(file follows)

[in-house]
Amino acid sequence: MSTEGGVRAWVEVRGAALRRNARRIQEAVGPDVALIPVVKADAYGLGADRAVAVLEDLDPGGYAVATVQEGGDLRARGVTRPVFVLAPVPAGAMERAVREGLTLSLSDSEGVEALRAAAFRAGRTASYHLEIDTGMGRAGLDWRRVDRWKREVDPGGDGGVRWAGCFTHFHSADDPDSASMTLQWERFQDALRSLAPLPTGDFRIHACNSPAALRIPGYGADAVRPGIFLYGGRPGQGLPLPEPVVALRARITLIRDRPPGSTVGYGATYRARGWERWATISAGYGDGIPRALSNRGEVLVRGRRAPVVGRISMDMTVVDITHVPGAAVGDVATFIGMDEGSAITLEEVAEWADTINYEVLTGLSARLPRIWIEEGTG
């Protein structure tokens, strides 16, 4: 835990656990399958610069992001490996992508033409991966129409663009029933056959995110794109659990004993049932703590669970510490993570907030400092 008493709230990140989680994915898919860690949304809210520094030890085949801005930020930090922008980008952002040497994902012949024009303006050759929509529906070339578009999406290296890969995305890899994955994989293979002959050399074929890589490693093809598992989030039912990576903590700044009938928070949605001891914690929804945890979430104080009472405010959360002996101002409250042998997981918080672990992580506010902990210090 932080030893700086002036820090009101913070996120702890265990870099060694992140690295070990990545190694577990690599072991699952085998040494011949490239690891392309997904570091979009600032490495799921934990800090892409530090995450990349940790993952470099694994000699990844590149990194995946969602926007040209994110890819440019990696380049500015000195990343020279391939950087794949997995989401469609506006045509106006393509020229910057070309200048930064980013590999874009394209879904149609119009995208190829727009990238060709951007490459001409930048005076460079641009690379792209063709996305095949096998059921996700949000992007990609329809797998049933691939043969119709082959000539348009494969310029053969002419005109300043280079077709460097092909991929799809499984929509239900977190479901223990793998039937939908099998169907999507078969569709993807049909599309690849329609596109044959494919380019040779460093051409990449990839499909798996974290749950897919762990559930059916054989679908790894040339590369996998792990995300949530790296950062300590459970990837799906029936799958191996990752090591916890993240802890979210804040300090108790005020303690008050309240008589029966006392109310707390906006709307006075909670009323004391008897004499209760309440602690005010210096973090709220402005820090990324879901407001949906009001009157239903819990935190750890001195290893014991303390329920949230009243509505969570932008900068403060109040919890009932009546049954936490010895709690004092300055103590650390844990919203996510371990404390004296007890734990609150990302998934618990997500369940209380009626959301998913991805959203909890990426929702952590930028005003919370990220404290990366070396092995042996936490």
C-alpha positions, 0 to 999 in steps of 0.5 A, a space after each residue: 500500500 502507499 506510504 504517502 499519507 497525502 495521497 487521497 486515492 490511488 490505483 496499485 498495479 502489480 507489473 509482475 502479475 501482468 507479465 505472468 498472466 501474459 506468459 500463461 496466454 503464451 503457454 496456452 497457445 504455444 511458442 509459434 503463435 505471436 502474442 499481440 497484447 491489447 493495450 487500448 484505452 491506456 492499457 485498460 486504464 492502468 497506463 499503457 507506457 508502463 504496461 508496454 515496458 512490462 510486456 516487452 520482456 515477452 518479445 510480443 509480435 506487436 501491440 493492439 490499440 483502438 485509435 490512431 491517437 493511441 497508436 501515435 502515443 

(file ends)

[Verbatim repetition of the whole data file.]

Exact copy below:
[in-house]
Amino acid sequence: MSTEGGVRAWVEVRGAALRRNARRIQEAVGPDVALIPVVKADAYGLGADRAVAVLEDLDPGGYAVATVQEGGDLRARGVTRPVFVLAPVPAGAMERAVREGLTLSLSDSEGVEALRAAAFRAGRTASYHLEIDTGMGRAGLDWRRVDRWKREVDPGGDGGVRWAGCFTHFHSADDPDSASMTLQWERFQDALRSLAPLPTGDFRIHACNSPAALRIPGYGADAVRPGIFLYGGRPGQGLPLPEPVVALRARITLIRDRPPGSTVGYGATYRARGWERWATISAGYGDGIPRALSNRGEVLVRGRRAPVVGRISMDMTVVDITHVPGAAVGDVATFIGMDEGSAITLEEVAEWADTINYEVLTGLSARLPRIWIEEGTG
């Protein structure tokens, strides 16, 4: 835990656990399958610069992001490996992508033409991966129409663009029933056959995110794109659990004993049932703590669970510490993570907030400092 008493709230990140989680994915898919860690949304809210520094030890085949801005930020930090922008980008952002040497994902012949024009303006050759929509529906070339578009999406290296890969995305890899994955994989293979002959050399074929890589490693093809598992989030039912990576903590700044009938928070949605001891914690929804945890979430104080009472405010959360002996101002409250042998997981918080672990992580506010902990210090 932080030893700086002036820090009101913070996120702890265990870099060694992140690295070990990545190694577990690599072991699952085998040494011949490239690891392309997904570091979009600032490495799921934990800090892409530090995450990349940790993952470099694994000699990844590149990194995946969602926007040209994110890819440019990696380049500015000195990343020279391939950087794949997995989401469609506006045509106006393509020229910057070309200048930064980013590999874009394209879904149609119009995208190829727009990238060709951007490459001409930048005076460079641009690379792209063709996305095949096998059921996700949000992007990609329809797998049933691939043969119709082959000539348009494969310029053969002419005109300043280079077709460097092909991929799809499984929509239900977190479901223990793998039937939908099998169907999507078969569709993807049909599309690849329609596109044959494919380019040779460093051409990449990839499909798996974290749950897919762990559930059916054989679908790894040339590369996998792990995300949530790296950062300590459970990837799906029936799958191996990752090591916890993240802890979210804040300090108790005020303690008050309240008589029966006392109310707390906006709307006075909670009323004391008897004499209760309440602690005010210096973090709220402005820090990324879901407001949906009001009157239903819990935190750890001195290893014991303390329920949230009243509505969570932008900068403060109040919890009932009546049954936490010895709690004092300055103590650390844990919203996510371990404390004296007890734990609150990302998934618990997500369940209380009626959301998913991805959203909890990426929702952590930028005003919370990220404290990366070396092995042996936490």
C-alpha positions, 0 to 999 in steps of 0.5 A, a space after each residue: 500500500 502507499 506510504 504517502 499519507 497525502 495521497 487521497 486515492 490511488 490505483 496499485 498495479 502489480 507489473 509482475 502479475 501482468 507479465 505472468 498472466 501474459 506468459 500463461 496466454 503464451 503457454 496456452 497457445 504455444 511458442 509459434 503463435 505471436 502474442 499481440 497484447 491489447 493495450 487500448 484505452 491506456 492499457 485498460 486504464 492502468 497506463 499503457 507506457 508502463 504496461 508496454 515496458 512490462 510486456 516487452 520482456 515477452 518479445 510480443 509480435 506487436 501491440 493492439 490499440 483502438 485509435 490512431 491517437 493511441 497508436 501515435 502515443 